Guest Opinions

Activist groups say give us our dammed Snake River back.

By Sam Mace, Buck Ryan and Brett VandenHeuvel

The issue of breaching four giant dams on the Snake River to help endangered salmon runs has percolated in the Northwest for decades, but the idea has gained new momentum.
The issue of breaching four giant dams on the Snake River to help endangered salmon runs has percolated in the Northwest for decades, but the idea has gained new momentum. AP

The mighty Columbia and Snake rivers are synonymous with salmon. As many as 16 million once returned to these rivers each year.

Despite significant declines, our salmon runs still hold tremendous cultural and economic value for Northwest tribes and river and coastal communities. So an Aug. 12 opinion piece seriously missed the mark by calling four obsolete lower Snake River dams “our most important regional asset.”

That piece ignored a rising threat to Snake River salmon: warm water. Average summer water temperatures have steadily increased over the past 60 years. Warm water encourages disease, delays salmon migration, and depletes salmon’s energy reserves. Salmon that stop or slow their migration, and languish in warm water, begin dying from stress and disease.

What does warm water have to do with dams?

The lower Snake dams create large, shallow reservoirs that trap the sun’s heat and warm the river until it becomes uninhabitable for salmon during much of the summer. Computer modeling shows that removing the lower four Snake dams could solve the hot water crisis in the lower Snake — even in very hot years.

The pro-dam opinion piece misleadingly claimed that lower Snake River dams and Snake River salmon can co-exist. It’s a comforting story, but study after study shows it’s not true. For example, a 2017 study by the Fish Passage Center — the federal scientific agency created to study dams’ impact on salmon — found that removing the lower Snake dams would allow threatened Snake River spring Chinook to recover. Keeping the dams would not.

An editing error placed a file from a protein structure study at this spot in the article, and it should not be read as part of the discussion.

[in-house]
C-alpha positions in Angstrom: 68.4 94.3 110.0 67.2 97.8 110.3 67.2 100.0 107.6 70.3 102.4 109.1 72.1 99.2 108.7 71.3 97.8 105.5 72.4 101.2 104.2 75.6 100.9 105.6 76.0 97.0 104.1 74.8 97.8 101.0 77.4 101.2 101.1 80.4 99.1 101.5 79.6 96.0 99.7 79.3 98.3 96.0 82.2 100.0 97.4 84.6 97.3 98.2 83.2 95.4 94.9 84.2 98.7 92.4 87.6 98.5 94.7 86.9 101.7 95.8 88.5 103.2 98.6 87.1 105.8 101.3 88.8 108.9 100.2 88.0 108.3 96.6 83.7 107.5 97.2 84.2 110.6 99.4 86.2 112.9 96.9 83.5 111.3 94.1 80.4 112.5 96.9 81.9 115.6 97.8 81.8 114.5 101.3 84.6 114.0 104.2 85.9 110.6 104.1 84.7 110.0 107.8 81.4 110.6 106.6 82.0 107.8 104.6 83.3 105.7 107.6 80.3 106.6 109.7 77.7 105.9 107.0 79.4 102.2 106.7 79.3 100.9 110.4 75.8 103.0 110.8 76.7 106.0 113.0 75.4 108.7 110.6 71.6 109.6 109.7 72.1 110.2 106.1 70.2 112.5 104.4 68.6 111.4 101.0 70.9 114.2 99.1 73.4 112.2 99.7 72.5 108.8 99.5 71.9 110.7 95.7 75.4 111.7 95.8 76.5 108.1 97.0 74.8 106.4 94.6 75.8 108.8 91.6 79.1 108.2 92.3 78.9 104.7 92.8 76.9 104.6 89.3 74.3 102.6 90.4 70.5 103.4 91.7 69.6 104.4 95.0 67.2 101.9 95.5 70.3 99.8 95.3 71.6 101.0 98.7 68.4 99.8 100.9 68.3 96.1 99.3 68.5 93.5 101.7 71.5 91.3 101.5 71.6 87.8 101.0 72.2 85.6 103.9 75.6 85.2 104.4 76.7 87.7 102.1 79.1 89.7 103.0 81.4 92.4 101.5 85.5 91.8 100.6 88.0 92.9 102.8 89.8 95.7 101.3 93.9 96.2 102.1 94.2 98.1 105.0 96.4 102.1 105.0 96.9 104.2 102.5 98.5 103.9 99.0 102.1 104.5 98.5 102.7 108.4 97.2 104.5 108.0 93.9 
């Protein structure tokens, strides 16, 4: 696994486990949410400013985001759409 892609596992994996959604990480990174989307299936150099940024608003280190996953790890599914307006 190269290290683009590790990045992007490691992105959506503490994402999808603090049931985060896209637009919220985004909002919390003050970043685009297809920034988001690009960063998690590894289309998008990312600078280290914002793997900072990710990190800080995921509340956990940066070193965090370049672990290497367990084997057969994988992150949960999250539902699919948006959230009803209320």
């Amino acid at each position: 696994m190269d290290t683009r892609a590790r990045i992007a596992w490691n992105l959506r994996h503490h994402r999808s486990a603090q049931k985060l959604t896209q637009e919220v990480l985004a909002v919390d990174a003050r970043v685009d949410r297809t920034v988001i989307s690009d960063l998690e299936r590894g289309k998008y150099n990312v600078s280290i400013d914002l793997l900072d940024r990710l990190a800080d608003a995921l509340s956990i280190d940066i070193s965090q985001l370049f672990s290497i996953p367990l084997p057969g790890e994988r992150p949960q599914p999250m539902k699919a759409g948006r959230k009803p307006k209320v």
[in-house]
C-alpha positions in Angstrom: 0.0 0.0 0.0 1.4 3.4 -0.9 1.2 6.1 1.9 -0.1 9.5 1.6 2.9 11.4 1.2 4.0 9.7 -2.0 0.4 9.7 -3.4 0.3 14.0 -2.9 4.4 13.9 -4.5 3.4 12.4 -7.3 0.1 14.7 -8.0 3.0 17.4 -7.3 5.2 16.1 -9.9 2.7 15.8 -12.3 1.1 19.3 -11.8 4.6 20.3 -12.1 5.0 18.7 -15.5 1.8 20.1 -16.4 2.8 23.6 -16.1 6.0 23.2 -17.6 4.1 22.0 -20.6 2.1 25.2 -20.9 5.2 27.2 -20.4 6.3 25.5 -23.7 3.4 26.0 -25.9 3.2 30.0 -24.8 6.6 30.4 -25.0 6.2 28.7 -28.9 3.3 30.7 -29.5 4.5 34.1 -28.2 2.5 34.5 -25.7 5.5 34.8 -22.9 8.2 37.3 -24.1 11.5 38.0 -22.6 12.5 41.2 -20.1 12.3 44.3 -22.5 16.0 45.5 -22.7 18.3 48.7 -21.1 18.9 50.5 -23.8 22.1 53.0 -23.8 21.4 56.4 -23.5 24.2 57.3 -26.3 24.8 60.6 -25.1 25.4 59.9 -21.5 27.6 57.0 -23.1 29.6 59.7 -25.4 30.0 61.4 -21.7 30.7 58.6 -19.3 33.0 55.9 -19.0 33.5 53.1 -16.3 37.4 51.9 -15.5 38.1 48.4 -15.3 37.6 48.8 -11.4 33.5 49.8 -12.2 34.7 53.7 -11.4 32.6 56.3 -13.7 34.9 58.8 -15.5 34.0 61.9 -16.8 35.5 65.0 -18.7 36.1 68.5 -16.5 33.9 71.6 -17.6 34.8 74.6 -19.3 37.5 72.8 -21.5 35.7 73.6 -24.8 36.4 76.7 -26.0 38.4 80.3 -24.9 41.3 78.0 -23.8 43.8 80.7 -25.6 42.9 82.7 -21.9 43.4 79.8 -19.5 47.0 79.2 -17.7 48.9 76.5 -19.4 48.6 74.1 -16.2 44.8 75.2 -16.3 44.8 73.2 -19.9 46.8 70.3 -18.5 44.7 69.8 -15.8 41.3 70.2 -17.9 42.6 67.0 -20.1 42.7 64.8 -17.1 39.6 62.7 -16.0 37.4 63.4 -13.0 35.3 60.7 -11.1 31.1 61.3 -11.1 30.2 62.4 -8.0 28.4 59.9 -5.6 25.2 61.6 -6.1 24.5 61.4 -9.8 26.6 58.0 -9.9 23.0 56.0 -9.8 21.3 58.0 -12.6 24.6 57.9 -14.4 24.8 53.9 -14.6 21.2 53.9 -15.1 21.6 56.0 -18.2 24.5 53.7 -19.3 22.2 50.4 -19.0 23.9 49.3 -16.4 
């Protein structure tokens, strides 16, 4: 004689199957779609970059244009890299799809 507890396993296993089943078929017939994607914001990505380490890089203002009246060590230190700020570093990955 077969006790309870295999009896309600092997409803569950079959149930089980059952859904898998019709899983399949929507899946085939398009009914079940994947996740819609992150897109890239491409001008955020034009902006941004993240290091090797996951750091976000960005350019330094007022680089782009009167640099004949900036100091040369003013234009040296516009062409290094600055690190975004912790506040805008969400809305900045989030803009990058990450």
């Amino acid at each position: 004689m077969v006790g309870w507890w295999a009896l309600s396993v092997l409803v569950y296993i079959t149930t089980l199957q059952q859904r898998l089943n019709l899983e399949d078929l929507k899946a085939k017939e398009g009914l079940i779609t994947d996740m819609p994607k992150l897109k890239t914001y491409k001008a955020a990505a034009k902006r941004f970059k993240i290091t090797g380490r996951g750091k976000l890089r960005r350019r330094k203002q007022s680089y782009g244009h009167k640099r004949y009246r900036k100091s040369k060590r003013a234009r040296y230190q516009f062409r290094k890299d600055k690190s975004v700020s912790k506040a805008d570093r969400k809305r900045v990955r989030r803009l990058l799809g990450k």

The pro-dam article also failed to mention that 96 percent of the “record” 2015 Snake River sockeye run died because of hot water. Those endangered sockeye never made it past the four lower Snake dams. This year is hardly better; about 657 endangered sockeye returned to the Snake, but nearly two-thirds died (or will soon die) without making it past Little Goose Dam in eastern Washington.

It’s increasingly obvious that we must choose Snake River salmon — and the jobs, cultures, and ecosystems they support — or the four lower Snake dams. We can choose free-flowing rivers, teeming with fish. We can choose vibrant commercial, subsistence, and recreational fisheries from Southeast Alaska to Astoria, Oregon, to central Idaho. We can choose to protect and restore salmon, the emblem of the Northwest.

But we must choose.

If we needed these four dams, the choice might be tougher. Fortunately, the lower Snake dams only make about 4 percent of the Northwest’s electricity, and our region already produces more power than we use. What’s more, regional power planning models show that we could replace the lower Snake dams’ electricity without burning fossil fuels or breaking the bank — while improving the reliability of our electrical grid.

To be part of the growing movement fighting for our iconic salmon, join tribal leaders, salmon advocates, and keynote speaker Winona LaDuke at the fourth annual “Free the Snake Flotilla” near Lewiston, Idaho, on September 8.

Sam Mace is the Inland Northwest Director of Save Our Wild Salmon; Buck Ryan is Executive Director of Snake River Waterkeeper and Brett VandenHeuvel is Executive Director of Columbia Riverkeeper.

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